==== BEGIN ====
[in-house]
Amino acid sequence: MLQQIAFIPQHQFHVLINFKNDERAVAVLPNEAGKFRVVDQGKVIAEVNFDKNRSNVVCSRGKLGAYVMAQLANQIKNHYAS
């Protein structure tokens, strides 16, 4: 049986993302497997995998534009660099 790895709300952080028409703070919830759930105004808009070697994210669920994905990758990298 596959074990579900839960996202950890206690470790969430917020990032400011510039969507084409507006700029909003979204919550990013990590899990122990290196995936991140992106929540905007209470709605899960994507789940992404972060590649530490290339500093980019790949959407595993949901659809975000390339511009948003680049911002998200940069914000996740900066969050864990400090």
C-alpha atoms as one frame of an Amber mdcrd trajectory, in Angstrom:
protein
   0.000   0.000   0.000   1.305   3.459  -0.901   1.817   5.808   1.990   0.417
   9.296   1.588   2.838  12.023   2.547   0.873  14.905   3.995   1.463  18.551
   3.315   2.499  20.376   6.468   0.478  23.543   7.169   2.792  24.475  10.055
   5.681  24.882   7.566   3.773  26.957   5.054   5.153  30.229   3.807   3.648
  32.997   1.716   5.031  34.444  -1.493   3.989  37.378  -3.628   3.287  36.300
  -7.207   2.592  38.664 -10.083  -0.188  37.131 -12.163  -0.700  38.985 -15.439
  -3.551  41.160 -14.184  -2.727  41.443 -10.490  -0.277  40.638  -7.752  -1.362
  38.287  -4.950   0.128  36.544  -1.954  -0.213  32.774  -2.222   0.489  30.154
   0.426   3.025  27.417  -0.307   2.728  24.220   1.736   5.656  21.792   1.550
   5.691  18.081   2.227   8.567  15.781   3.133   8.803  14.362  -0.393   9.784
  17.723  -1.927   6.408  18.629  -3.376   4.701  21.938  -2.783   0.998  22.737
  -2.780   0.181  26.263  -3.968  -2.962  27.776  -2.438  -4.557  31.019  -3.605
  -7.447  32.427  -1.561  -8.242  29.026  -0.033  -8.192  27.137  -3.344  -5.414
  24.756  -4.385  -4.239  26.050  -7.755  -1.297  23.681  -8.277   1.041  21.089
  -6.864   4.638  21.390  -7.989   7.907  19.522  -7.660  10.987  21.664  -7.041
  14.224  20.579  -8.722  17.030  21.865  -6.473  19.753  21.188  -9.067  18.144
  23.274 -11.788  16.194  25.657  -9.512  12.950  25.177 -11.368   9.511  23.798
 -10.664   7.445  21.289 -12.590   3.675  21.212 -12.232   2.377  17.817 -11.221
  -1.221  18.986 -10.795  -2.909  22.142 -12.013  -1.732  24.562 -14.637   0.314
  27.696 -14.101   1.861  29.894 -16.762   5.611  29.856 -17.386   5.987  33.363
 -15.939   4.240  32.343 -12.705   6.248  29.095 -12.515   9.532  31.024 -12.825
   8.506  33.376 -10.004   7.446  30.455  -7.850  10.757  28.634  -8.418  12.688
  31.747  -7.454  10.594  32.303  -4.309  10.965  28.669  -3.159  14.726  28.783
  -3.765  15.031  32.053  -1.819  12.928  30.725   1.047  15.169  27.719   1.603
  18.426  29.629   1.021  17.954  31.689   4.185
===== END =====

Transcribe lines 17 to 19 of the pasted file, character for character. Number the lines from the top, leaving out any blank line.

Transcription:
  -2.780   0.181  26.263  -3.968  -2.962  27.776  -2.438  -4.557  31.019  -3.605
  -7.447  32.427  -1.561  -8.242  29.026  -0.033  -8.192  27.137  -3.344  -5.414
  24.756  -4.385  -4.239  26.050  -7.755  -1.297  23.681  -8.277   1.041  21.089